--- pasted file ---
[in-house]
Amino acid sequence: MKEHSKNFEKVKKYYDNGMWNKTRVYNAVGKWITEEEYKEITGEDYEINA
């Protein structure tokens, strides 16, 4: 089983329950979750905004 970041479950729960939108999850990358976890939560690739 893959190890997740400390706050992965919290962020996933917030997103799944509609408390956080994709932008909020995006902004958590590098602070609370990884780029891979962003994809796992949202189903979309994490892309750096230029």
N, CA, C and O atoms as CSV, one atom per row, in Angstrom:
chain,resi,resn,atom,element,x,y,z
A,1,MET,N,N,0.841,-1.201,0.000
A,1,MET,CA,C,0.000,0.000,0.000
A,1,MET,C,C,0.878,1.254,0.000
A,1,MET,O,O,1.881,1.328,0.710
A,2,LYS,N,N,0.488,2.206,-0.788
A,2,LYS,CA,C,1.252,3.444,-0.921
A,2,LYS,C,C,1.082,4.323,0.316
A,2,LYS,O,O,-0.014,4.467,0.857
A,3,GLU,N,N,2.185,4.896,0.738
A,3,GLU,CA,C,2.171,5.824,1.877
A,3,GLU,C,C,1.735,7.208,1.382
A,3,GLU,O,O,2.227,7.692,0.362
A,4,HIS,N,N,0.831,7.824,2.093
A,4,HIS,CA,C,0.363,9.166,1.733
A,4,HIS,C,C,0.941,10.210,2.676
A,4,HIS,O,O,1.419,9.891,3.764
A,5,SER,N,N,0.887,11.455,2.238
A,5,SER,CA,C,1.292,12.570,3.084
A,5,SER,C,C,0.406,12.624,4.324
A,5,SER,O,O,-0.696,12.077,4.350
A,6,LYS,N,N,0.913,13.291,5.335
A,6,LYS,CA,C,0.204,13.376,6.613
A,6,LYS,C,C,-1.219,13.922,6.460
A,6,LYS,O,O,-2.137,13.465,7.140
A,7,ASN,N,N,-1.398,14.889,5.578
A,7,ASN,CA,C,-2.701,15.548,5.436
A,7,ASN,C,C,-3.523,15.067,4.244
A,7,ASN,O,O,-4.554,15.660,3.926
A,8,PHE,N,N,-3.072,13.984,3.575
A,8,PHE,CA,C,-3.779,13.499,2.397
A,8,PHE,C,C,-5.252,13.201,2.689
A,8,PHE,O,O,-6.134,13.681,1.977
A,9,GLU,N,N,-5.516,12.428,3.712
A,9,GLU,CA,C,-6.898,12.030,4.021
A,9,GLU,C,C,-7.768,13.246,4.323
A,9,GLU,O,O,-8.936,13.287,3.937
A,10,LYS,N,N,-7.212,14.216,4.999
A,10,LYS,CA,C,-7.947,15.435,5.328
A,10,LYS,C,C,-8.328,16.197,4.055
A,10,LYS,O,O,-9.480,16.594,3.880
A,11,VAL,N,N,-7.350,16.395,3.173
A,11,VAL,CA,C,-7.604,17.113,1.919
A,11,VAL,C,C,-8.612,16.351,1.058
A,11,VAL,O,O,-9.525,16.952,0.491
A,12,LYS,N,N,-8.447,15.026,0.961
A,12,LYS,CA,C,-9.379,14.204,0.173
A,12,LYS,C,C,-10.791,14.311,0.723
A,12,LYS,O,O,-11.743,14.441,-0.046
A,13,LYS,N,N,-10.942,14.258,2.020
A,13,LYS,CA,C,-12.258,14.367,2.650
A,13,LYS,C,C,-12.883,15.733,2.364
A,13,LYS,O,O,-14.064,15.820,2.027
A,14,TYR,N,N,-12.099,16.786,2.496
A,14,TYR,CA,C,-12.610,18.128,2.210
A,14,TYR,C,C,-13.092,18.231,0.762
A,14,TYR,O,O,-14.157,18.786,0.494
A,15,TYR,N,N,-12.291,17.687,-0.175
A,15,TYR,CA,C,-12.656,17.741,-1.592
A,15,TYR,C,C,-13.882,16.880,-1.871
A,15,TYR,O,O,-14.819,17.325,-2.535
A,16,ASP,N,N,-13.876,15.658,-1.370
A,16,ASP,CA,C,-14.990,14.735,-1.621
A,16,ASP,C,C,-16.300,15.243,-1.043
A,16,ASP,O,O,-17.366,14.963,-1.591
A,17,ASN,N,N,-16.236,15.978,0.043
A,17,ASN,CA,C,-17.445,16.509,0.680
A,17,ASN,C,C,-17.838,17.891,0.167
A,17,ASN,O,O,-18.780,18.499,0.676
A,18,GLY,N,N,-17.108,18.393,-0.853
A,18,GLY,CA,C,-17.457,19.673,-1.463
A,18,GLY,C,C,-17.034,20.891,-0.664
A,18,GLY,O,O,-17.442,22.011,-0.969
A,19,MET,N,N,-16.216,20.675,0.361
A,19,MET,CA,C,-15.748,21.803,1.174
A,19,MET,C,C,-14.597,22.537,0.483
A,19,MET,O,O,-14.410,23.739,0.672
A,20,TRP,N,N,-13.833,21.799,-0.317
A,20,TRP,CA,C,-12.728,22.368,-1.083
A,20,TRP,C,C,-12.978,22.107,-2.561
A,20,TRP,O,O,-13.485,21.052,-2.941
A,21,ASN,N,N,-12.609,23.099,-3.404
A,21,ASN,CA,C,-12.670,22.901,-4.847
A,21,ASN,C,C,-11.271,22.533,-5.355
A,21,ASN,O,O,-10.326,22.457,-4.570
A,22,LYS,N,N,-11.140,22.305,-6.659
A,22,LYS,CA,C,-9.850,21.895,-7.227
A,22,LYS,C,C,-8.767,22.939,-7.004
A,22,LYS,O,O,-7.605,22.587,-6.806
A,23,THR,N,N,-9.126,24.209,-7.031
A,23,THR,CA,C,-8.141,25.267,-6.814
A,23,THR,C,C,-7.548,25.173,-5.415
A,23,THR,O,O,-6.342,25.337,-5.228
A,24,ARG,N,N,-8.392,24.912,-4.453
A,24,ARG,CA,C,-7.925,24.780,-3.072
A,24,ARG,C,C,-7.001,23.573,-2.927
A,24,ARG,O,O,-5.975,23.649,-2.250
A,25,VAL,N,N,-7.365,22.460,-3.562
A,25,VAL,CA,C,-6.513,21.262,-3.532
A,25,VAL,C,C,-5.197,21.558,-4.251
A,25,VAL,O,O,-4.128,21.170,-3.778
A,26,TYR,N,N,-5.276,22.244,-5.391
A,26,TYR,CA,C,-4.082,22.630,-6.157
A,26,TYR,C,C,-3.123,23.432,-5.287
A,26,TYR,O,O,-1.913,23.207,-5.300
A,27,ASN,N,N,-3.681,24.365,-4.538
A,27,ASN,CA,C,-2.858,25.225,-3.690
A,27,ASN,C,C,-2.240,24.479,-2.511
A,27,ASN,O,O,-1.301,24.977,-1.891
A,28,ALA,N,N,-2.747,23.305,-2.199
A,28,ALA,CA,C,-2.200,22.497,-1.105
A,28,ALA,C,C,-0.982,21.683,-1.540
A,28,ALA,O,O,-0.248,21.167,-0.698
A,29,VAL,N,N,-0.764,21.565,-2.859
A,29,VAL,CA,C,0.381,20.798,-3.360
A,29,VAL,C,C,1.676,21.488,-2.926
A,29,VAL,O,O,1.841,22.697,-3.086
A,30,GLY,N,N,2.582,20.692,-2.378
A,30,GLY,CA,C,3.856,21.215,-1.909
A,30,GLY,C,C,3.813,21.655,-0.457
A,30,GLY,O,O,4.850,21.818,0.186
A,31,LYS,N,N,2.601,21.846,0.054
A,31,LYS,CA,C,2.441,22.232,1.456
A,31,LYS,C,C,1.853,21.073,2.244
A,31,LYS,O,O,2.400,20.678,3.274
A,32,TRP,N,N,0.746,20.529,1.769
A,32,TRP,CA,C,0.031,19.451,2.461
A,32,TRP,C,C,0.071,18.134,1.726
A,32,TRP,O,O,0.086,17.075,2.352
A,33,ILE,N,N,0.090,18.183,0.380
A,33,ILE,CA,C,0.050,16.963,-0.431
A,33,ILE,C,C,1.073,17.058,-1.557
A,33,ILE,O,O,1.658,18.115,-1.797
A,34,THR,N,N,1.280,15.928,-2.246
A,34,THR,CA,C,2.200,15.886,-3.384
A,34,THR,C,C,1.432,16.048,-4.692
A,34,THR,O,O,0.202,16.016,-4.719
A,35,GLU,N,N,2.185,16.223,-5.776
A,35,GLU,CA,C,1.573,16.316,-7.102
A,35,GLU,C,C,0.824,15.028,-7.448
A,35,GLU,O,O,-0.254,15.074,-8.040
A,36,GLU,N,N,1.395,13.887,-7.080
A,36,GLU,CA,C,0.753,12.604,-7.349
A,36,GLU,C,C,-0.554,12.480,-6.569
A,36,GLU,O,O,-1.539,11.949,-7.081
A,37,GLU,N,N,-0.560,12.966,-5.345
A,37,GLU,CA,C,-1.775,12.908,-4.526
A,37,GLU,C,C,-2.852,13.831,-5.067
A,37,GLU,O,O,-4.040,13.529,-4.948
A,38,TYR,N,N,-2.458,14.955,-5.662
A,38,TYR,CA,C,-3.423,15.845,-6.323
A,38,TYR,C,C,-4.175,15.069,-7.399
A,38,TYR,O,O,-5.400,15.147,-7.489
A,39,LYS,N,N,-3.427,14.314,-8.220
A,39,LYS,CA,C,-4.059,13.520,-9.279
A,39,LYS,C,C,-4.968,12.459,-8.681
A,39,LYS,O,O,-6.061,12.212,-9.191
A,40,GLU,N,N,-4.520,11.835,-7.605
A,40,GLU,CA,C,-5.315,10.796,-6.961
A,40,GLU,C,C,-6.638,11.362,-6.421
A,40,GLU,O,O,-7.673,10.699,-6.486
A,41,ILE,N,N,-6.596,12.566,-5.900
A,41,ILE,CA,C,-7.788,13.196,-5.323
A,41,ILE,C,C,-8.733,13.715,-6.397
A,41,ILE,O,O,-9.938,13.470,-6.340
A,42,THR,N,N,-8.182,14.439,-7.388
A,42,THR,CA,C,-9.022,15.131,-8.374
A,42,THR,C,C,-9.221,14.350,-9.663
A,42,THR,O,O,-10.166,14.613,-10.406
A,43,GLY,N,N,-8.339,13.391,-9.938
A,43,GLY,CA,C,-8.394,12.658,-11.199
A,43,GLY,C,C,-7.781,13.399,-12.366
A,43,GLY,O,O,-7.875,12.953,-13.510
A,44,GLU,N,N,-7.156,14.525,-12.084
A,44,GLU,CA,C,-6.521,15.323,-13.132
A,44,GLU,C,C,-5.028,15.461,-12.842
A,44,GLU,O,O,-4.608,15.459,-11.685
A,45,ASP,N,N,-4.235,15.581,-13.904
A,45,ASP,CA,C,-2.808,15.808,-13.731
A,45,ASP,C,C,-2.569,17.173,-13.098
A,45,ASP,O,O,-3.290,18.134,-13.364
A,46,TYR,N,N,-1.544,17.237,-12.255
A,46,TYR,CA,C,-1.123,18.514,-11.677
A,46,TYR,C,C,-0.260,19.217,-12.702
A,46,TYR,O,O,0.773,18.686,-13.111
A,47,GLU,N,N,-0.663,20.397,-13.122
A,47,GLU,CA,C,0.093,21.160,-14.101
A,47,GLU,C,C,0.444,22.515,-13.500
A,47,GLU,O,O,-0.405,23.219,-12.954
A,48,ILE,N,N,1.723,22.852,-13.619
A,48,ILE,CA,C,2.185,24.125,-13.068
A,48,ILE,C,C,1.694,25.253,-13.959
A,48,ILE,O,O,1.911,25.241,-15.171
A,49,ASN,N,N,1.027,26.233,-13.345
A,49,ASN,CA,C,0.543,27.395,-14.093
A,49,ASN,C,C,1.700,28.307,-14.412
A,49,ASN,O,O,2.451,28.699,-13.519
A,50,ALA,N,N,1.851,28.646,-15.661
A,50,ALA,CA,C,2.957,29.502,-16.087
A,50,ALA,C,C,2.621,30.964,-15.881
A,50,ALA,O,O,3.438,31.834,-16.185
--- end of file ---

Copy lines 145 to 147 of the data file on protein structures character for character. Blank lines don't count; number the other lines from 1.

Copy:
A,35,GLU,O,O,-0.254,15.074,-8.040
A,36,GLU,N,N,1.395,13.887,-7.080
A,36,GLU,CA,C,0.753,12.604,-7.349